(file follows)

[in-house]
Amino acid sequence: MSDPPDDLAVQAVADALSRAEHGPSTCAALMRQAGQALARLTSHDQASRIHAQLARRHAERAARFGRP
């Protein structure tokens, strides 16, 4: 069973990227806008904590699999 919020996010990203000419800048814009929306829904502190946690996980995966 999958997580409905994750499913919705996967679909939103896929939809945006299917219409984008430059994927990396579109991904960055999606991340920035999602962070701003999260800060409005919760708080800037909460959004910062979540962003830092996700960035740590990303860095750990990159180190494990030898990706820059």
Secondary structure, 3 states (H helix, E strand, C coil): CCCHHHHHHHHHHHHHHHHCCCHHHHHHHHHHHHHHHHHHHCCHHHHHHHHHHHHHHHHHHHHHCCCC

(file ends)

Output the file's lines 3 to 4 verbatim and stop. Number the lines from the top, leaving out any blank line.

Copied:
């Protein structure tokens, strides 16, 4: 069973990227806008904590699999 919020996010990203000419800048814009929306829904502190946690996980995966 999958997580409905994750499913919705996967679909939103896929939809945006299917219409984008430059994927990396579109991904960055999606991340920035999602962070701003999260800060409005919760708080800037909460959004910062979540962003830092996700960035740590990303860095750990990159180190494990030898990706820059």
Secondary structure, 3 states (H helix, E strand, C coil): CCCHHHHHHHHHHHHHHHHCCCHHHHHHHHHHHHHHHHHHHCCHHHHHHHHHHHHHHHHHHHHHCCCC